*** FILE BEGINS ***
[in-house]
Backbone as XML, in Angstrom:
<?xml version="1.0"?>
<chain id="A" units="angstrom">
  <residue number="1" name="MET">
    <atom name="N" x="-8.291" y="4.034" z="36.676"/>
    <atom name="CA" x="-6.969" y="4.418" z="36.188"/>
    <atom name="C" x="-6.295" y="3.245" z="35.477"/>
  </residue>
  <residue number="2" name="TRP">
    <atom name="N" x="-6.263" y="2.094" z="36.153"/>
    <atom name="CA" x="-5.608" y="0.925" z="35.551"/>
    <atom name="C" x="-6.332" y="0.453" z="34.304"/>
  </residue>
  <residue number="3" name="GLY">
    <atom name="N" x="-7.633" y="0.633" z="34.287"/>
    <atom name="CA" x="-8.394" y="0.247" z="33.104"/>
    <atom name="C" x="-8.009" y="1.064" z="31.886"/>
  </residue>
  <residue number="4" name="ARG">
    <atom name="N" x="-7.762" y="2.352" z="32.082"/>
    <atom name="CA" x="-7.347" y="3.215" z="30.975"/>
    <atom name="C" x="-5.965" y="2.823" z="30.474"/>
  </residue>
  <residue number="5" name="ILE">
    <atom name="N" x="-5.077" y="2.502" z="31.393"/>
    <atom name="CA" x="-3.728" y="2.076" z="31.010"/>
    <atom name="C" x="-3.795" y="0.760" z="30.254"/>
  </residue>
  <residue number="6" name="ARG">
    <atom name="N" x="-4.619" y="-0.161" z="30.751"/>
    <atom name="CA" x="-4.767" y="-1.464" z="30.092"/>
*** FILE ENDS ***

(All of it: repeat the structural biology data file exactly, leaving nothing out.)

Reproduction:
[in-house]
Backbone as XML, in Angstrom:
<?xml version="1.0"?>
<chain id="A" units="angstrom">
  <residue number="1" name="MET">
    <atom name="N" x="-8.291" y="4.034" z="36.676"/>
    <atom name="CA" x="-6.969" y="4.418" z="36.188"/>
    <atom name="C" x="-6.295" y="3.245" z="35.477"/>
  </residue>
  <residue number="2" name="TRP">
    <atom name="N" x="-6.263" y="2.094" z="36.153"/>
    <atom name="CA" x="-5.608" y="0.925" z="35.551"/>
    <atom name="C" x="-6.332" y="0.453" z="34.304"/>
  </residue>
  <residue number="3" name="GLY">
    <atom name="N" x="-7.633" y="0.633" z="34.287"/>
    <atom name="CA" x="-8.394" y="0.247" z="33.104"/>
    <atom name="C" x="-8.009" y="1.064" z="31.886"/>
  </residue>
  <residue number="4" name="ARG">
    <atom name="N" x="-7.762" y="2.352" z="32.082"/>
    <atom name="CA" x="-7.347" y="3.215" z="30.975"/>
    <atom name="C" x="-5.965" y="2.823" z="30.474"/>
  </residue>
  <residue number="5" name="ILE">
    <atom name="N" x="-5.077" y="2.502" z="31.393"/>
    <atom name="CA" x="-3.728" y="2.076" z="31.010"/>
    <atom name="C" x="-3.795" y="0.760" z="30.254"/>
  </residue>
  <residue number="6" name="ARG">
    <atom name="N" x="-4.619" y="-0.161" z="30.751"/>
    <atom name="CA" x="-4.767" y="-1.464" z="30.092"/>